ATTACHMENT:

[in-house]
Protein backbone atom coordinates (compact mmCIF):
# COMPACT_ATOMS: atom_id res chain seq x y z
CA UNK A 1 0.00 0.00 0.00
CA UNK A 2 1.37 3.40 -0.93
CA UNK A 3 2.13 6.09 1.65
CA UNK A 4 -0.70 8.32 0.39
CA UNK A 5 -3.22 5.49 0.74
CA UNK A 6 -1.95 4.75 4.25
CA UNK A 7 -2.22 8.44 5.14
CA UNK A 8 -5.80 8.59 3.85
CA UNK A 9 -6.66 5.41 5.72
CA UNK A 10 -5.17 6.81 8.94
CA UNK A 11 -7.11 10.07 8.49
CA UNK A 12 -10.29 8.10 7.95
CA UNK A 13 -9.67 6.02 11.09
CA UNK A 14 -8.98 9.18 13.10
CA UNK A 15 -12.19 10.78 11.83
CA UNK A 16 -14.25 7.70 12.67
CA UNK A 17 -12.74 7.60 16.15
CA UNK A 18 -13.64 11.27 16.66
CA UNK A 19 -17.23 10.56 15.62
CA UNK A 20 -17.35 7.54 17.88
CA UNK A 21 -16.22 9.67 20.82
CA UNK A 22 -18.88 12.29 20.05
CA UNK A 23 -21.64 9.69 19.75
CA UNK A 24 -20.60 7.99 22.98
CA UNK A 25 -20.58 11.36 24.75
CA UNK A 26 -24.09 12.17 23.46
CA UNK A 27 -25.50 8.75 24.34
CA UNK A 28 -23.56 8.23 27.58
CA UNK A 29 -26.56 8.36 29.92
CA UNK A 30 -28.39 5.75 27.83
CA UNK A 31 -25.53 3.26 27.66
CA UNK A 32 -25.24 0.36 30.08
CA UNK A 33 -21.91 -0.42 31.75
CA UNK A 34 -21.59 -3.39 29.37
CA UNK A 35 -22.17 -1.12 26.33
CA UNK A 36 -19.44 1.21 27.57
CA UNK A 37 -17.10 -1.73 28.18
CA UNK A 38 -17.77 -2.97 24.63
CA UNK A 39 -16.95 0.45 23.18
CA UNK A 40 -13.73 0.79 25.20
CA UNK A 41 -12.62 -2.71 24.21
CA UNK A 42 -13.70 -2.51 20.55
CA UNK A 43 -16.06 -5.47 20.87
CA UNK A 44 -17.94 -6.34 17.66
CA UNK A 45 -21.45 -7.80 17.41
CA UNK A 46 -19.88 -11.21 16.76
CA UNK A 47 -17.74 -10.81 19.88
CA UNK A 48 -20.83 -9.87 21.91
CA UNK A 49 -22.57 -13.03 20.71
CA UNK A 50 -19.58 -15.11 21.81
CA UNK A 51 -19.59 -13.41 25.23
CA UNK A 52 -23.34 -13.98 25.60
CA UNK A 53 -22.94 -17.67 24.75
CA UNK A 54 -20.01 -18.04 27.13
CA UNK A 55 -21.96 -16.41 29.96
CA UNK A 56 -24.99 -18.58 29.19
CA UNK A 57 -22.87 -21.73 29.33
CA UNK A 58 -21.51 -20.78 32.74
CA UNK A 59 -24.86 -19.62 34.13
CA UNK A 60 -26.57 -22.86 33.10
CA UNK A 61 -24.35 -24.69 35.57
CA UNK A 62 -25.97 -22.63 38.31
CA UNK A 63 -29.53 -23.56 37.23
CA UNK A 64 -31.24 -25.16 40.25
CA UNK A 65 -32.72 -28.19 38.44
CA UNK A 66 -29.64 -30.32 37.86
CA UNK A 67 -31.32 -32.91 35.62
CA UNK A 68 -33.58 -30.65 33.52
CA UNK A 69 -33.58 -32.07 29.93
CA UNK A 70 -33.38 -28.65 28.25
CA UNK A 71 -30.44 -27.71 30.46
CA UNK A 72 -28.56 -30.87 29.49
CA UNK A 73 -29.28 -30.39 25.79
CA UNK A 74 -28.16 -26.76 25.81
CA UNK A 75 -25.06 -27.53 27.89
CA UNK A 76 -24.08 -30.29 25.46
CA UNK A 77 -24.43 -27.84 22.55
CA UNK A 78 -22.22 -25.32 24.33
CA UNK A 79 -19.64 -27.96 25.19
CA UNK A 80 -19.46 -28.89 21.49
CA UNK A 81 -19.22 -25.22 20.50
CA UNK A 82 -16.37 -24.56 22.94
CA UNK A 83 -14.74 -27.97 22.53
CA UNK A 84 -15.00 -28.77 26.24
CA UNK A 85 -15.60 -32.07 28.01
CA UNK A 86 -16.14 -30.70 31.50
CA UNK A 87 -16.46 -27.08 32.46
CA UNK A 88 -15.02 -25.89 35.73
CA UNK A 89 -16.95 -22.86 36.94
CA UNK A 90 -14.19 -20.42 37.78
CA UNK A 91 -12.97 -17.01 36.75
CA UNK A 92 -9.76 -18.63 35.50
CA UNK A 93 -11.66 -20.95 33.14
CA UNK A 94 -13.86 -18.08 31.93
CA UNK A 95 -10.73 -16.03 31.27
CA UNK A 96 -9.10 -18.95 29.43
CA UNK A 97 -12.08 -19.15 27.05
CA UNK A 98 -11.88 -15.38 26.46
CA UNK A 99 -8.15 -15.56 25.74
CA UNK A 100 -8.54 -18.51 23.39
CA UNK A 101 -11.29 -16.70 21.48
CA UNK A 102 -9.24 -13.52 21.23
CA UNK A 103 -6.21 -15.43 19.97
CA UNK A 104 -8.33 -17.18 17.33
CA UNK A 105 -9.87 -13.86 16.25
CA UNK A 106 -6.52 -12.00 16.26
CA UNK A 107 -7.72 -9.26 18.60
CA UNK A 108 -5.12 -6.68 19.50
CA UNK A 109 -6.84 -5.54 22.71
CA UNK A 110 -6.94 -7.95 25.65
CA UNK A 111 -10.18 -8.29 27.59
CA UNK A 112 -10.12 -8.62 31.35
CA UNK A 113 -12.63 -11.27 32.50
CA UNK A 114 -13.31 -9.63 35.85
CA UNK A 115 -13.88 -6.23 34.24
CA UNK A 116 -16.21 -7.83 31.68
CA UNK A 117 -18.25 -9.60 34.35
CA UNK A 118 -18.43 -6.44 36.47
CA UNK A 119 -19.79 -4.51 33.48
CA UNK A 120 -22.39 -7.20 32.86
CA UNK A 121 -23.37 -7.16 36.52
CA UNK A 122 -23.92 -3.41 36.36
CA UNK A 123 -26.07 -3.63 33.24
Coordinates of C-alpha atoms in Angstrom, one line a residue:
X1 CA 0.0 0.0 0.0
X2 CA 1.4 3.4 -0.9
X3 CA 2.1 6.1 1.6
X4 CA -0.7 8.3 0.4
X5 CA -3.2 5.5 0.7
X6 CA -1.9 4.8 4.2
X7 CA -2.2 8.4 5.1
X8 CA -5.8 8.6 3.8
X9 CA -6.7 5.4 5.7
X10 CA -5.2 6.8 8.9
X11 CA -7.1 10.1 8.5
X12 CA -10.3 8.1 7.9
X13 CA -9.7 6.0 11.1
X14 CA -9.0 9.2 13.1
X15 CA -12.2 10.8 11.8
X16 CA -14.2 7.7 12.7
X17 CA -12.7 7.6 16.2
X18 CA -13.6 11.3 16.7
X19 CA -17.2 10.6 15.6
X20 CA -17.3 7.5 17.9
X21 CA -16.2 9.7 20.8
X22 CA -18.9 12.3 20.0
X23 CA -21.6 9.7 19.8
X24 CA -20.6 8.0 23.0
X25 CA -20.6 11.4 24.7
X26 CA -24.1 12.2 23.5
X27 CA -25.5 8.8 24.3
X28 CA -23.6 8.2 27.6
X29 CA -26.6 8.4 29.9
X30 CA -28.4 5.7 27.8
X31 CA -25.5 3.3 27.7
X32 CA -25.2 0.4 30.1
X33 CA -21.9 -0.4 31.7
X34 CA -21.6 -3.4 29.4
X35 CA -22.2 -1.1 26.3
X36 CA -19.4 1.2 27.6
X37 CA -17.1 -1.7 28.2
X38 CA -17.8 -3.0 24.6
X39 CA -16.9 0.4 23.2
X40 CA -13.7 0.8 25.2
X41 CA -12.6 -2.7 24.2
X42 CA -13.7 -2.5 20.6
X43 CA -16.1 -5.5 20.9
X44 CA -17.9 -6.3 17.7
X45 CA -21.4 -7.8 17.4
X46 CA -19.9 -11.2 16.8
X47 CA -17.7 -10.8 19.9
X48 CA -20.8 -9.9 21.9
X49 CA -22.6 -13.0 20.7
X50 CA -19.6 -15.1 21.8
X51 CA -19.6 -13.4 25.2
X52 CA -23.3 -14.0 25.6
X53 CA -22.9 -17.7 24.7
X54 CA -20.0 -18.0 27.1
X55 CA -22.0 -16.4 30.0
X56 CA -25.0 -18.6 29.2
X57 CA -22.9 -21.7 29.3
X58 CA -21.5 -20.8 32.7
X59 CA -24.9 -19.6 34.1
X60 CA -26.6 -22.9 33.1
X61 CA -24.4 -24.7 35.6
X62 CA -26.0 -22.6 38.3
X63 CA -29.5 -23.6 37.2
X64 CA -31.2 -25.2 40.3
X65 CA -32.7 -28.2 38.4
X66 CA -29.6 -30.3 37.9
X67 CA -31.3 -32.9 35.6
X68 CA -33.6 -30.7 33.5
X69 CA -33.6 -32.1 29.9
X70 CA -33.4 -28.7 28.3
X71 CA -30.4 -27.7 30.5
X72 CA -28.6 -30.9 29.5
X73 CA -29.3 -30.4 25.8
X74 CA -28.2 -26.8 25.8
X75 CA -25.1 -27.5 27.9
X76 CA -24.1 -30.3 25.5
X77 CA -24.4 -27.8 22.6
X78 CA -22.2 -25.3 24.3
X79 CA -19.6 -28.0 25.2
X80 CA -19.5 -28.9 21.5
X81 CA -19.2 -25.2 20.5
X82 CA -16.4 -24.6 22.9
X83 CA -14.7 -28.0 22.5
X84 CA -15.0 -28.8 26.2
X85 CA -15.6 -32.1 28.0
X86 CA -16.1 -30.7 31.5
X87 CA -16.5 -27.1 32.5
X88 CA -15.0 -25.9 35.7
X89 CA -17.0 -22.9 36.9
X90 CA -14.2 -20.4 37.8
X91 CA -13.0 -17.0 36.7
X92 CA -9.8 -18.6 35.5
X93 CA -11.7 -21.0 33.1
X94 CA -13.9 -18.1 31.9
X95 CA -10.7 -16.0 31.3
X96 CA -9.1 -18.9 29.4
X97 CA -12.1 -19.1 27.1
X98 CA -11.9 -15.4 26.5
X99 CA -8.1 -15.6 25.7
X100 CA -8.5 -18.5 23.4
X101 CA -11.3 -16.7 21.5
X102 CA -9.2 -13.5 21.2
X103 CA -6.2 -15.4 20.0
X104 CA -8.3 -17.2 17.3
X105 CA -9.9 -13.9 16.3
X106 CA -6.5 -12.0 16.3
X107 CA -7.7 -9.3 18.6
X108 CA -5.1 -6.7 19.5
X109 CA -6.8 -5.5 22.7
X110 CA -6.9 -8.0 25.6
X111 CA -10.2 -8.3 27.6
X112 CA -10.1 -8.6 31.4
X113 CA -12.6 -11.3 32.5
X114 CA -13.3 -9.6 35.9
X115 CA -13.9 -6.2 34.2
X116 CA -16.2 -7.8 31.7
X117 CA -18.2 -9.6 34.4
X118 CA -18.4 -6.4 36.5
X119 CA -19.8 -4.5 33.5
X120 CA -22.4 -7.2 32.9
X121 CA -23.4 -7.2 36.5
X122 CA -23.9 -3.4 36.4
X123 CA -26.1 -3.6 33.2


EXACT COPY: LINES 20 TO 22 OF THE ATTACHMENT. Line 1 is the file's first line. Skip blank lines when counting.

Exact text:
CA UNK A 17 -12.74 7.60 16.15
CA UNK A 18 -13.64 11.27 16.66
CA UNK A 19 -17.23 10.56 15.62